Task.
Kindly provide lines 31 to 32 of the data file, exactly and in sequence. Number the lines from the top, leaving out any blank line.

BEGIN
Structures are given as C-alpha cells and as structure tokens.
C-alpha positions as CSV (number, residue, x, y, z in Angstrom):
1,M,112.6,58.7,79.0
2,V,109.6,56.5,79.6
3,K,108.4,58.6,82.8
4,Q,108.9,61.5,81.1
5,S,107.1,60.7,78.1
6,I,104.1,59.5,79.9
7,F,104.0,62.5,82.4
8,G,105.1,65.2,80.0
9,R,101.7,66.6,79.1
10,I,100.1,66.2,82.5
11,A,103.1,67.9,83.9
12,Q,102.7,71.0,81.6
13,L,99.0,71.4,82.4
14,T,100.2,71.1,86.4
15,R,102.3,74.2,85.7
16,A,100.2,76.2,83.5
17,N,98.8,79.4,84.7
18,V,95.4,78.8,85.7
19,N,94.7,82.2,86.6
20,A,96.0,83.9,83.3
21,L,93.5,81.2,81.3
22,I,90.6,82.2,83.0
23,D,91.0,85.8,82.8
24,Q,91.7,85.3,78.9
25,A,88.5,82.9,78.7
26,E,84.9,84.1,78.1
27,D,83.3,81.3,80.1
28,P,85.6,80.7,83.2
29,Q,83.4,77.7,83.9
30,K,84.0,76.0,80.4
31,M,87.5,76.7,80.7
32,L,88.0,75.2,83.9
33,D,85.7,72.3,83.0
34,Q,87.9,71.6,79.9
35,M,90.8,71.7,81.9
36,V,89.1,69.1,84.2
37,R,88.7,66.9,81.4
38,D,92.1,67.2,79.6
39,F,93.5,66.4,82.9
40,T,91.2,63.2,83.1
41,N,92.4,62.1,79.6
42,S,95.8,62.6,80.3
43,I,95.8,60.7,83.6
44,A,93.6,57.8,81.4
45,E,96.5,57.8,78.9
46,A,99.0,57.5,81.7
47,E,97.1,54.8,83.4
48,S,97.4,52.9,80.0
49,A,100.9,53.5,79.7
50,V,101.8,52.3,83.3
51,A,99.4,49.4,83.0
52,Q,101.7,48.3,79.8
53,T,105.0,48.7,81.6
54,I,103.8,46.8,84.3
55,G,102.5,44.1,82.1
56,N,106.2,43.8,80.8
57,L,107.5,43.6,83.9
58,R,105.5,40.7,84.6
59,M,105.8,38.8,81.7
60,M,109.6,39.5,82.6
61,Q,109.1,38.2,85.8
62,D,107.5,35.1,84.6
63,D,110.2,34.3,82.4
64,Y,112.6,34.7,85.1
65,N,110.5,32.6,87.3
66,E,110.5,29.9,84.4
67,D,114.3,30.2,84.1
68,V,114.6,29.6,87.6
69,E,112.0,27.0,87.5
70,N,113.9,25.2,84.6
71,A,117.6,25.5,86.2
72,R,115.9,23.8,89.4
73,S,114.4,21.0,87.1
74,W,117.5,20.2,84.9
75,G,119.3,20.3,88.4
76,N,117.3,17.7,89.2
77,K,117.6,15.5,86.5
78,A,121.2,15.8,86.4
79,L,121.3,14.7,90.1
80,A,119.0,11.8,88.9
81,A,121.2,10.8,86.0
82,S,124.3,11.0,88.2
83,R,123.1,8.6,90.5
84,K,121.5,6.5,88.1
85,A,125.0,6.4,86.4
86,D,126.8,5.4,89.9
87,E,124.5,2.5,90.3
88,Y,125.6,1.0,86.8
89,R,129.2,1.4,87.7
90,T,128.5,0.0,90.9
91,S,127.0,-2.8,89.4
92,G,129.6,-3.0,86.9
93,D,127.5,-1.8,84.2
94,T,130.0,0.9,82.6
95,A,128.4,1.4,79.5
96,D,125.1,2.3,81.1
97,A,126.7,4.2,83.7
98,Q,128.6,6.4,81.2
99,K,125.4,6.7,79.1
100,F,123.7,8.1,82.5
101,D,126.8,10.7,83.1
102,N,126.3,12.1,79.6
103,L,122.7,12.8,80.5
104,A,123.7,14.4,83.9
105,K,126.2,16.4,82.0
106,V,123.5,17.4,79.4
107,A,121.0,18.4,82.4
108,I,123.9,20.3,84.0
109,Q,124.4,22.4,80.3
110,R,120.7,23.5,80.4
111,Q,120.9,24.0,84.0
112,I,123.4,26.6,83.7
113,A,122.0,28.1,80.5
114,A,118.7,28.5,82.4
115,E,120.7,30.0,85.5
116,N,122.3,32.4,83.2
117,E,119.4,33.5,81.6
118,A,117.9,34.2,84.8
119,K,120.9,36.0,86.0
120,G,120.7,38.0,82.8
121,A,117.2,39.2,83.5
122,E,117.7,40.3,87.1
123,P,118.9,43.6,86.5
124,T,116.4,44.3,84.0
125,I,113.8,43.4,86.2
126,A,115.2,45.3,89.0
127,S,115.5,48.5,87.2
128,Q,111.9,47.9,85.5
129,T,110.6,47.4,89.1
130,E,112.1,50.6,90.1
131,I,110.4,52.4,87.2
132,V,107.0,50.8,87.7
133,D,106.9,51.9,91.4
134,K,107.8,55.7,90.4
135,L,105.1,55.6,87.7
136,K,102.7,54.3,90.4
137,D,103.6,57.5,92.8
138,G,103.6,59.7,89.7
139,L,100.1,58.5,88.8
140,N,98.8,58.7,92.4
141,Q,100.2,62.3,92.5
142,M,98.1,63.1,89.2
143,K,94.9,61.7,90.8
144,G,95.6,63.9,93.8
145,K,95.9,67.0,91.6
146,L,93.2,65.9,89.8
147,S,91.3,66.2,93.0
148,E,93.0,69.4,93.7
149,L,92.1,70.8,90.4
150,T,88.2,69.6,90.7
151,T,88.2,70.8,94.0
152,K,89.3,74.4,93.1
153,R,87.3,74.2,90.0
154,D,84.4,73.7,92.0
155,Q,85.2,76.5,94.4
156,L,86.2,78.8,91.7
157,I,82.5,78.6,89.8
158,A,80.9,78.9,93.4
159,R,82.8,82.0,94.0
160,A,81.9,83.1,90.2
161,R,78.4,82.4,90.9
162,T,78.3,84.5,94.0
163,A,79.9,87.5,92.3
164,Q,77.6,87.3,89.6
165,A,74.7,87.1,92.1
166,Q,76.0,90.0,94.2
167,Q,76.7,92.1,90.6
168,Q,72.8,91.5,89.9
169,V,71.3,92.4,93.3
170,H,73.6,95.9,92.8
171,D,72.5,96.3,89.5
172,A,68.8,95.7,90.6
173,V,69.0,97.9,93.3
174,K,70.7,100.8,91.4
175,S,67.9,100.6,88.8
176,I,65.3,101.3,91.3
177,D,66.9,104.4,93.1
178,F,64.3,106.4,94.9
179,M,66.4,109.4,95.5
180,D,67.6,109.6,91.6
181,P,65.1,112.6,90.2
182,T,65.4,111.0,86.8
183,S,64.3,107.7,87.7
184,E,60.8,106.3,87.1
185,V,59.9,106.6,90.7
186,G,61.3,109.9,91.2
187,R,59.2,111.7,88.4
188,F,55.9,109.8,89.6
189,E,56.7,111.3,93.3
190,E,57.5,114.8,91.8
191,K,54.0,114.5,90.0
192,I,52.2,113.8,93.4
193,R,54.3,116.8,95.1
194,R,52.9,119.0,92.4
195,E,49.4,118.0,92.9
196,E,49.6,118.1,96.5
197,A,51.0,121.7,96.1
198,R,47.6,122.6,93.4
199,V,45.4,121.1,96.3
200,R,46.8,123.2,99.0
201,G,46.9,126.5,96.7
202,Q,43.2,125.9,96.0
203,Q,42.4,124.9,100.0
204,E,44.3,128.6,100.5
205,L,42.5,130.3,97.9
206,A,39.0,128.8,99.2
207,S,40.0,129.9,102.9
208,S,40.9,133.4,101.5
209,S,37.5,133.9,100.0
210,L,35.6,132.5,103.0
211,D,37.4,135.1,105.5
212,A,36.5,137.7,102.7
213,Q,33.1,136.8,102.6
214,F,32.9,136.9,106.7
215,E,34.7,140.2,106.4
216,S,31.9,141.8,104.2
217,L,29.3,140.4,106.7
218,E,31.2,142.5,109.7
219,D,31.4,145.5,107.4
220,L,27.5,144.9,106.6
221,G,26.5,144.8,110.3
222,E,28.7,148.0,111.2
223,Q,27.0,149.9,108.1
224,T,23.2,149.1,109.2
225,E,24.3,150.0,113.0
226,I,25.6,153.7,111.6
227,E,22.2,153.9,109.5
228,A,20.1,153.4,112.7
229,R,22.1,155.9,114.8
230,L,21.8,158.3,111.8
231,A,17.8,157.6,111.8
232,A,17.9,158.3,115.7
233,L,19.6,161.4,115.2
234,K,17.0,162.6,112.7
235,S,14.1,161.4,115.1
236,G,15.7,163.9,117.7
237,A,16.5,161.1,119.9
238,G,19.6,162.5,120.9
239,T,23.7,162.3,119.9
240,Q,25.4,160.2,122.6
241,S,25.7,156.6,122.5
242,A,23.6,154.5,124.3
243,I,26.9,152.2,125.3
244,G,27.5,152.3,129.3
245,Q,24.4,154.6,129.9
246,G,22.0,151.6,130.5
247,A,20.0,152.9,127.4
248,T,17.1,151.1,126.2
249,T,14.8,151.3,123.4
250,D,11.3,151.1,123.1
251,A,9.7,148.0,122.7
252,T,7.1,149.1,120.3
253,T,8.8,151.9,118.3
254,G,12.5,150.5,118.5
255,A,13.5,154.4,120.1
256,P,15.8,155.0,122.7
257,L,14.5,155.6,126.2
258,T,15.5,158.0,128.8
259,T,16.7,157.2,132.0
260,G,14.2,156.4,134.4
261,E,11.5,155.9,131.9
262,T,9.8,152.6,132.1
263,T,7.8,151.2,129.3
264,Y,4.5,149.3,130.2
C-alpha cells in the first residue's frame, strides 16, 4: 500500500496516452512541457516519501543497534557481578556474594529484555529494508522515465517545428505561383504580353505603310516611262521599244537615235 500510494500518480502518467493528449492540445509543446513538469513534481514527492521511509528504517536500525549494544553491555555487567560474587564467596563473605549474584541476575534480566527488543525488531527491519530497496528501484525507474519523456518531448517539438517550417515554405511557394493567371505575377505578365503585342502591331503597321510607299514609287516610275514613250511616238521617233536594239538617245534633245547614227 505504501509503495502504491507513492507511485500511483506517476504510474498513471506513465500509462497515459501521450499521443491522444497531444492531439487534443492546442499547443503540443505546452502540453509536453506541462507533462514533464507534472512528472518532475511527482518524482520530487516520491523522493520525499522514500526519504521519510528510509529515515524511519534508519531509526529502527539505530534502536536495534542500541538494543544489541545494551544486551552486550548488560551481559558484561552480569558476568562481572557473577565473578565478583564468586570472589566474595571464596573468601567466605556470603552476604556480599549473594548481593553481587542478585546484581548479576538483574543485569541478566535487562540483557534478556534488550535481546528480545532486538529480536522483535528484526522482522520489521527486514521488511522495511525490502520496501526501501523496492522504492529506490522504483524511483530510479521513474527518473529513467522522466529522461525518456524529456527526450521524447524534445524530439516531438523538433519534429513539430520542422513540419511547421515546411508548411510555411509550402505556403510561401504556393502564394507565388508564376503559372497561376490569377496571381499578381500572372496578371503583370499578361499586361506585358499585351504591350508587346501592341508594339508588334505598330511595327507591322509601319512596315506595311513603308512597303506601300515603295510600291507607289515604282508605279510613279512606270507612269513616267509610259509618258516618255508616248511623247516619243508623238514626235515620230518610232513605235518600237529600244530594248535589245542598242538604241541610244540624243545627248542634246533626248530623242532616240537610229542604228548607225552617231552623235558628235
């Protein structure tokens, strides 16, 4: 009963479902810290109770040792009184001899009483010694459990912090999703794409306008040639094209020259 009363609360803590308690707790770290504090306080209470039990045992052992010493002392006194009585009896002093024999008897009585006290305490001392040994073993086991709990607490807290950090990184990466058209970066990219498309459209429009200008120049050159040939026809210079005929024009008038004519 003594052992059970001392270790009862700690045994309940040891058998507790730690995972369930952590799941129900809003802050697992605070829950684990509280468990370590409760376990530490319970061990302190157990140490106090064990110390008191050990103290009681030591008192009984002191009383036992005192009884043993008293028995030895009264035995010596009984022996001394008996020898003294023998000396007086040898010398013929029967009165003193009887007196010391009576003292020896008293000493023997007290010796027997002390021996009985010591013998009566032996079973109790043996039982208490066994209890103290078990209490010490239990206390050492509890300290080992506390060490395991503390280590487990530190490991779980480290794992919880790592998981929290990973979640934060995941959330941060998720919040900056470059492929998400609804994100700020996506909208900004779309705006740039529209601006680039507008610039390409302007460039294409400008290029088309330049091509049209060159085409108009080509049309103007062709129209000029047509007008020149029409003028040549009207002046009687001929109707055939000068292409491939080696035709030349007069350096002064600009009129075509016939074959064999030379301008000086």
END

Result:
29,Q,83.4,77.7,83.9
30,K,84.0,76.0,80.4